If you read a few headlines, listen to the news, or frequent a fast food restaurant, you may have noticed a few more numbers beside the meal or drink you purchased last time you were out. I have read a number of articles on this topic, and had many discussions with friends and colleagues, all resulting in these thoughts for all of you.
Calorie counts became more prominent on January 1, 2017 when chain restaurants with 20 or more locations were required by law to indicate the calorie counts of their menu items. But is the level of accountability on the restaurant’s part all chalked up to what you, as a consumer, need to know?
Well, let me ask you this. What meal would you choose of the two below?
2 Cups mixed greens + 4 oz salmon + ½ Cup corn kernels + 1 Tbsp roasted almonds + 1 Cup chopped beets + 2 oz goats milk cheese + 1 Tbsp olive oil + 1 Tbsp balsamic vinegar + 1 tsp honey + ½ lemon squeezed
Small Hamburger (regular bun + patty) with 1 Tbsp each ketchup, mustard and relish + Small French Fries
I know you may be drooling right now, so which one did you choose? Would you choose a meal based on a healthy choice, or by the numbers that are aligned beside the ingredients? We seem to be a society fixated on numbers. The number on the scale, the number in inches of our waist line, and the numbers attached to the calories (of energy) in our food. And I know this because I used to be all worked up about this calorie in and calorie out equation too because society dictated this through headlines and lack of research….but yah, I fell for it, until I became empowered with the right knowledge. We know that if we consume more energy in a day (adding up in a week and then a month), then what we expend in a day, those extra calories may be bottled up and stored as fat. I say may here because the more metabolically active your muscles are, the more efficient your body becomes at burning your food substrate into energy substrate. Or do we know this? Why is there not enough information floating through our headlines about how you can make your body more efficient in burning fuel you eat. No, that doesn’t give you the green slip to eat out high fat, greasy food for breakfast, lunch and dinner, but there is an information gap here, which comes down to the quality of the food nutrients you’re eating.
The quality of the calories you eat is so much more important than the number of calories you eat sometimes. Yes, this takes an understanding and knowledge share, but that’s a lesson for you to all take to the manager at the restaurant with the fancy new calorie board. Or maybe this just strikes that next bit of awareness to the company that the consumer is inquiring about what makes up those calories. Hopefully this number will help steer some recipes in a new direction, for the better of all of our inside health. Would you change your meal choice based on knowing how many calories are in one food item over another?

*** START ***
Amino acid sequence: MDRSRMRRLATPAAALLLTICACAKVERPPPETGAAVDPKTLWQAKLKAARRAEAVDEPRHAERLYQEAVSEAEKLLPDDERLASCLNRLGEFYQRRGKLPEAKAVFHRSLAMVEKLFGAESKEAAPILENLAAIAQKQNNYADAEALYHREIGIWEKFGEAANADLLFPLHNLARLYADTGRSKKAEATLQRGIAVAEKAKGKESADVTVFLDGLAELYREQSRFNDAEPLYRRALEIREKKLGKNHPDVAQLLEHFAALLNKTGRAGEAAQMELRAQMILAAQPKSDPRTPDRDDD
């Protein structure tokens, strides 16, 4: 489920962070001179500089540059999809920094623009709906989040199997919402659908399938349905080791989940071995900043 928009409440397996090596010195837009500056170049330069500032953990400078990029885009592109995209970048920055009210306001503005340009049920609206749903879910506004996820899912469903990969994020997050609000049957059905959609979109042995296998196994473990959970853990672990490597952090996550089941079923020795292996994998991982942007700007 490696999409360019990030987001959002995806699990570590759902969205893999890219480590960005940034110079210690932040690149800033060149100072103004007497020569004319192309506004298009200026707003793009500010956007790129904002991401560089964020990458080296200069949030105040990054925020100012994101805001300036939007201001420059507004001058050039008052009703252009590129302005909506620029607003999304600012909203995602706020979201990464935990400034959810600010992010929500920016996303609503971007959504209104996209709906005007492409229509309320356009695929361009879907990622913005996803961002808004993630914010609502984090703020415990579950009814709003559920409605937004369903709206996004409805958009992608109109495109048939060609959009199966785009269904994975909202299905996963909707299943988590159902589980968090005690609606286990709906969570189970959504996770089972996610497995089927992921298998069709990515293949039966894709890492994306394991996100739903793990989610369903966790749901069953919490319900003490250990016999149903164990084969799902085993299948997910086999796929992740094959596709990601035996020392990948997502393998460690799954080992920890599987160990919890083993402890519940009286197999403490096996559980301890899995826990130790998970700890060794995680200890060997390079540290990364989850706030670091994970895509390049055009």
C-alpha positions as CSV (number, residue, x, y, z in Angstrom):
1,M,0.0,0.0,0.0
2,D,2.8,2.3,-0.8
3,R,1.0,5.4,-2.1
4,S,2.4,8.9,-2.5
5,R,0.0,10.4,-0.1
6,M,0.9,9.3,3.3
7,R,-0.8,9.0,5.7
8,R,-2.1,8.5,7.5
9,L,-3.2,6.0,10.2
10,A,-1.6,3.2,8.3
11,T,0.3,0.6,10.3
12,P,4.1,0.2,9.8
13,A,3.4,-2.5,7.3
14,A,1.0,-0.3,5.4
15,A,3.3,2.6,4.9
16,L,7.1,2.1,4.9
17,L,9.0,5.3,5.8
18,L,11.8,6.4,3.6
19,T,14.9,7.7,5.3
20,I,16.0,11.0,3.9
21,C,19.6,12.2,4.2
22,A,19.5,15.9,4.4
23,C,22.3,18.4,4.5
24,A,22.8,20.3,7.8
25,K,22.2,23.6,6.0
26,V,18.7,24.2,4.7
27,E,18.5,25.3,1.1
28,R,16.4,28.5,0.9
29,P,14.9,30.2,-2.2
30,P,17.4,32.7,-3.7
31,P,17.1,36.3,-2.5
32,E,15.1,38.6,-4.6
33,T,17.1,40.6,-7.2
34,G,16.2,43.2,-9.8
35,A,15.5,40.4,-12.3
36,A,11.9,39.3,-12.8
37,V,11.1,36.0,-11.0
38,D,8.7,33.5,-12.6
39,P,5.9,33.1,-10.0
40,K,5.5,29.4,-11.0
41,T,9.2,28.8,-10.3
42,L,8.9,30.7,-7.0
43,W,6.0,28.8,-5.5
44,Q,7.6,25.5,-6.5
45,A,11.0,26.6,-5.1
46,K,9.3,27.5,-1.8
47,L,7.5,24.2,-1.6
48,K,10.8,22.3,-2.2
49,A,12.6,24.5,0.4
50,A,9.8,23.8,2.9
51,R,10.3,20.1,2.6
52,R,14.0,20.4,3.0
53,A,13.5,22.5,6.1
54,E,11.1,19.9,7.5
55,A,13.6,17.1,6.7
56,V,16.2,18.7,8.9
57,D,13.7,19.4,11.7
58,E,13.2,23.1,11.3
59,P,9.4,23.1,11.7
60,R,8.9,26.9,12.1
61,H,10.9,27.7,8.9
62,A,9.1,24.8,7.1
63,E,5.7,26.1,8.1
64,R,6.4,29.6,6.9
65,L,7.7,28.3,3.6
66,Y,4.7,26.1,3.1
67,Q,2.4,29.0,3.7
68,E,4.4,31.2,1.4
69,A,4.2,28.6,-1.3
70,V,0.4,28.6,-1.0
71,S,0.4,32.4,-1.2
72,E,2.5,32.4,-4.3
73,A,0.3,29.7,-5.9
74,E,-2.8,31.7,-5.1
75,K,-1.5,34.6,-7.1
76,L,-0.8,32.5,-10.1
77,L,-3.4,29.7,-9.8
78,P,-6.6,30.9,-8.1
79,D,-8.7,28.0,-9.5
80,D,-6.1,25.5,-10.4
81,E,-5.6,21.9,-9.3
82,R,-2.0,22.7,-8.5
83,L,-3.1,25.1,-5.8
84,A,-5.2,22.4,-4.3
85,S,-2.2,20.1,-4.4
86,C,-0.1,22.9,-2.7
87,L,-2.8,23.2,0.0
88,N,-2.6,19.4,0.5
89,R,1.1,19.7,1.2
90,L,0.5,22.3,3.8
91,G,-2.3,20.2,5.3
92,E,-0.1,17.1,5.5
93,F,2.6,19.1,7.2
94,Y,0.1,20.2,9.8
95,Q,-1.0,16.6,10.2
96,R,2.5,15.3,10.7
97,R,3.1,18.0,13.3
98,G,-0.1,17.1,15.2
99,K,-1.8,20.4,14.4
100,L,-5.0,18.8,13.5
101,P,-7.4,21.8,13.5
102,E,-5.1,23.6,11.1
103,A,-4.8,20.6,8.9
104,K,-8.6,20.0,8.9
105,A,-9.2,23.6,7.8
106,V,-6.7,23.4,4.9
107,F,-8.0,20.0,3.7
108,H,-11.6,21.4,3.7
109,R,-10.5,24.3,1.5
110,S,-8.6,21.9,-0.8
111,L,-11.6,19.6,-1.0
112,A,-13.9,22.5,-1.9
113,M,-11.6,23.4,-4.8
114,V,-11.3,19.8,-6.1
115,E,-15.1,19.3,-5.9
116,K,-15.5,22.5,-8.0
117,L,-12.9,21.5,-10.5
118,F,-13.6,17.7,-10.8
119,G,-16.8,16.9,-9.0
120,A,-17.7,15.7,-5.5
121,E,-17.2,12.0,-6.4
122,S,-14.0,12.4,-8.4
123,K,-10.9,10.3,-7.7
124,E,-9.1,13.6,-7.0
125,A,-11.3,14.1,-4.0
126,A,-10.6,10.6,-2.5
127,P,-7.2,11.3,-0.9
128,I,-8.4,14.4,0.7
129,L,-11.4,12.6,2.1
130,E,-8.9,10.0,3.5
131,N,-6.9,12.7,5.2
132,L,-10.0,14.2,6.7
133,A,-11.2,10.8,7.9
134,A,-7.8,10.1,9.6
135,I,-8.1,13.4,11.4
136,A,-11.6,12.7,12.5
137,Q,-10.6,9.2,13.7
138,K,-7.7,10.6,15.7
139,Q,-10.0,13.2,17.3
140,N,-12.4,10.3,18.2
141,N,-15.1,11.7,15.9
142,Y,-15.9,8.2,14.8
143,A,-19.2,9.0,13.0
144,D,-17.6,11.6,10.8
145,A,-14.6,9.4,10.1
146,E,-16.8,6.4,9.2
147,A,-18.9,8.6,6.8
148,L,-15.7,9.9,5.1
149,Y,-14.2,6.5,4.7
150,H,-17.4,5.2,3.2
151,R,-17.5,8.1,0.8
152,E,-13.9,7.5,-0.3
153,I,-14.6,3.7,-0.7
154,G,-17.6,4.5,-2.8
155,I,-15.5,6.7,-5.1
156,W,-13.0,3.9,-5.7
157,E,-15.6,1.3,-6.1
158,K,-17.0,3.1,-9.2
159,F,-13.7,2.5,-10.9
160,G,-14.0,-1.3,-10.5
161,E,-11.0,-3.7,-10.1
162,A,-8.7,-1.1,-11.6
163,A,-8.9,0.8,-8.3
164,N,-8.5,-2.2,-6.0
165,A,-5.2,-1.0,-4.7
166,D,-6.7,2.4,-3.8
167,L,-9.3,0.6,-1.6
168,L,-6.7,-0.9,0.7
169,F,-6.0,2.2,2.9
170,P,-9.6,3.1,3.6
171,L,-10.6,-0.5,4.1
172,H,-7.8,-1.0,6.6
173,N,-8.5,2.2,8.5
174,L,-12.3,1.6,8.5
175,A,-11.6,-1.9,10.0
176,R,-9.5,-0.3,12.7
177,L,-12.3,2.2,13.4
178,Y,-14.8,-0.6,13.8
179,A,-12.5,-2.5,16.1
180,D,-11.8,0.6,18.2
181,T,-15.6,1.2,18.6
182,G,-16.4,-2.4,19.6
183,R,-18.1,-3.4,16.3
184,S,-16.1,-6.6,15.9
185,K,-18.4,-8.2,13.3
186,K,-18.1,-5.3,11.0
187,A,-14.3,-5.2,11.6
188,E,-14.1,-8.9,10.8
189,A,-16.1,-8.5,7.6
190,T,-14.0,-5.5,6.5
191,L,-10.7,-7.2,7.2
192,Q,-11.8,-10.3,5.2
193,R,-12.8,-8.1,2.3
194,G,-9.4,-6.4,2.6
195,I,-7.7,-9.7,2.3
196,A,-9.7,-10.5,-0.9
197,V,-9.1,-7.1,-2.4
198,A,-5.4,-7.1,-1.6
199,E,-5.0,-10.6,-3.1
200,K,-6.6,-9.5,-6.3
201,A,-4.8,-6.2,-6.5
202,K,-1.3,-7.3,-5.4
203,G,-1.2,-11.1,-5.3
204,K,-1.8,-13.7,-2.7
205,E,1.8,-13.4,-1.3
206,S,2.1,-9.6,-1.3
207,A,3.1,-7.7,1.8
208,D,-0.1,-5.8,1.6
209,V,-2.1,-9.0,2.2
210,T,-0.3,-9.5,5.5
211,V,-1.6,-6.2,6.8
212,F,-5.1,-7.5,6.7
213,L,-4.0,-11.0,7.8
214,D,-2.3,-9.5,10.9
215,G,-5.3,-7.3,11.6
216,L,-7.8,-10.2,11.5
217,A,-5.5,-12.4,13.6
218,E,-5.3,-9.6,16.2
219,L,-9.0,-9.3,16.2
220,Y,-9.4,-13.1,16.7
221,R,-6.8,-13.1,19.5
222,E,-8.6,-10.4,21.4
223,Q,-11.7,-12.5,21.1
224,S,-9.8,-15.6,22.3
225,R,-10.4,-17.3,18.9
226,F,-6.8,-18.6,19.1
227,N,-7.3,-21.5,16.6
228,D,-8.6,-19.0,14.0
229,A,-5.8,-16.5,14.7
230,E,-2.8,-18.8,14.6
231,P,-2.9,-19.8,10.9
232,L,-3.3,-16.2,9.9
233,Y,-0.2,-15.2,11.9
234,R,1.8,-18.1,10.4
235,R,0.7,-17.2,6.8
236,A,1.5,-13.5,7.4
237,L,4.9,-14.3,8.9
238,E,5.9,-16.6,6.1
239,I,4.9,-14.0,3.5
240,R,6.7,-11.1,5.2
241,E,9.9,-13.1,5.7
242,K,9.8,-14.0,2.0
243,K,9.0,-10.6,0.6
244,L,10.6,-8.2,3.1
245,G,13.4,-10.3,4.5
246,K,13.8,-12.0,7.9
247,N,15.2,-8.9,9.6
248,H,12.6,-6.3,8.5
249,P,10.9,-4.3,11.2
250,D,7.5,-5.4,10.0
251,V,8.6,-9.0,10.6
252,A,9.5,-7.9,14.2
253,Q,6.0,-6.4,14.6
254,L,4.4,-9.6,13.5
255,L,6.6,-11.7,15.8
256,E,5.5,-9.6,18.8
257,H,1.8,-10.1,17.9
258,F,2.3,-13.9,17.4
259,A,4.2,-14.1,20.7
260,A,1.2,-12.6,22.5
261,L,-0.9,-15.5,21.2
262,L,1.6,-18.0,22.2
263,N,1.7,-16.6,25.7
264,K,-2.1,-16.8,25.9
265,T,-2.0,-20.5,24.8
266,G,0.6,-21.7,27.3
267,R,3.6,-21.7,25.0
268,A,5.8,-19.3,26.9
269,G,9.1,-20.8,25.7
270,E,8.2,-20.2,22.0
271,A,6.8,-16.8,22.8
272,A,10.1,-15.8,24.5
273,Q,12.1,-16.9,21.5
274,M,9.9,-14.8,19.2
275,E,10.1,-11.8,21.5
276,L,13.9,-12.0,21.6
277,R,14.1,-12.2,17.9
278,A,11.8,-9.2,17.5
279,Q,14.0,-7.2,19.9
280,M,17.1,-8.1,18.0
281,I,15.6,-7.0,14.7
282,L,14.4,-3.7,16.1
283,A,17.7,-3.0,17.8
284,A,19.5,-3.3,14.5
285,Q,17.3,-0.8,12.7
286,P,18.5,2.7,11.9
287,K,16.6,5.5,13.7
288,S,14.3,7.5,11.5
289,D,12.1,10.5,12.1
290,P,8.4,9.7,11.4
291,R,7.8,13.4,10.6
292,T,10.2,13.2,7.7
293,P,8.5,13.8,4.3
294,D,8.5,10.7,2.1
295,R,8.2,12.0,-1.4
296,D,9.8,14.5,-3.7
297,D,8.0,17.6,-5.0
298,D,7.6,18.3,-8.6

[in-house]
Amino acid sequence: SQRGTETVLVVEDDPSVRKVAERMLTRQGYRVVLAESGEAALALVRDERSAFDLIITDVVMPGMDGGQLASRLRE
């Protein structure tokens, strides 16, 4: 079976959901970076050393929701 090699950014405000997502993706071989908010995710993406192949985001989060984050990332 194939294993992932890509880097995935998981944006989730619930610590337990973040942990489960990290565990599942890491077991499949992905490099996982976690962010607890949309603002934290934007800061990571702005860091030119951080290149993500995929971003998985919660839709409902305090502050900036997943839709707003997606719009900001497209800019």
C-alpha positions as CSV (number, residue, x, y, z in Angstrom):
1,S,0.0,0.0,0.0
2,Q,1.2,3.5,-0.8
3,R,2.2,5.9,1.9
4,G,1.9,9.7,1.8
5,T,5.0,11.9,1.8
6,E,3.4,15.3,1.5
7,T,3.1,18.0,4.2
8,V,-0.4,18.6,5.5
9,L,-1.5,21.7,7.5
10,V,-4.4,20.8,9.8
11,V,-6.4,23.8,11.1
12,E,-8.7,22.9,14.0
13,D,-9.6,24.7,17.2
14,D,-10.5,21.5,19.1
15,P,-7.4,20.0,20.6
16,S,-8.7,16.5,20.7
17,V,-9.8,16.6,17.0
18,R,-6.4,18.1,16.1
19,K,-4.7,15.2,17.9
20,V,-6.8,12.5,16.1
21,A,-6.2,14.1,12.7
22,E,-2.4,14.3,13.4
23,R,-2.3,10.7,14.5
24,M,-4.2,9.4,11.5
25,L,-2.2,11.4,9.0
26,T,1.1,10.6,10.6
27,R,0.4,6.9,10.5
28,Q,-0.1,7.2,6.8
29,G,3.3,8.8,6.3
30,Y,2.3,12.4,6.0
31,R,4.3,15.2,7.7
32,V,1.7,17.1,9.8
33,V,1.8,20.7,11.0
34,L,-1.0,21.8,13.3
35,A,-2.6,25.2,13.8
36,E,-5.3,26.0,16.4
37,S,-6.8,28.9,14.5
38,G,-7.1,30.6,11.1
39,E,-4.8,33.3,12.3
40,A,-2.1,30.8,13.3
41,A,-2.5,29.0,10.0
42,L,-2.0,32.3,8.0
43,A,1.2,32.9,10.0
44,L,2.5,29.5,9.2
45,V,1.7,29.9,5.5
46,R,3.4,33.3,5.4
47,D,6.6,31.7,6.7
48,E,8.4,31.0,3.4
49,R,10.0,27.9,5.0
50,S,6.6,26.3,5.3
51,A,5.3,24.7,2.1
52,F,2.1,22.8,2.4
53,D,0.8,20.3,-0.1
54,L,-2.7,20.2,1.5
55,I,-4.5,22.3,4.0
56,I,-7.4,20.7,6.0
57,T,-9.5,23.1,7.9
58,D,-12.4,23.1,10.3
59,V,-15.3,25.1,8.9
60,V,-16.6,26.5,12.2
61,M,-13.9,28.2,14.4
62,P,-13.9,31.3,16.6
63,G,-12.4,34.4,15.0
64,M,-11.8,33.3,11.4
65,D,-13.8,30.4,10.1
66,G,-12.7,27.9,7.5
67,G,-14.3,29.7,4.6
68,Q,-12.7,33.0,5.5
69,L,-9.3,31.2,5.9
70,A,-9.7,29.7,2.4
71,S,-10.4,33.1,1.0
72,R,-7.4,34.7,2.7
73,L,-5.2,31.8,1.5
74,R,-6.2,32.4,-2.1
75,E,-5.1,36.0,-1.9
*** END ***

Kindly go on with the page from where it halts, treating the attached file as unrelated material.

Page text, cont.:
Some restaurant chains have begun re-thinking their menu items once seeing some of the calorie counts, whereas others aren’t quite ready to alter the flavor and taste of their foods. I mean, at the end of the day, I know that when I don’t want to cook and opt for take-out, whether it’s pizza, a nice salmon dish, chicken wings and nachos or a burger, I’m just making the choice to eat that for my meal and not carry any guilt with it! Yes, it may take time for someone to get to this place, but we all have a choice to know more about the food we are eating, whether we’re cooking with it, or buying someone else’s creation. The opportunity lies in setting time aside to learn about all of these different foods, and how the quality of their nutrients can add value or not to our overall health.
And on the numbers front. Our salmon salad meal up above comes with a total of 754 calories for that beautiful fully balanced meal, and will leave you full, satisfied and energized until your next meal, while the small hamburger topped with condiments and a small French fry, has 706 calories, without providing a whole lot of key nutrients your body needs to fuel optimally and stay strong and healthy.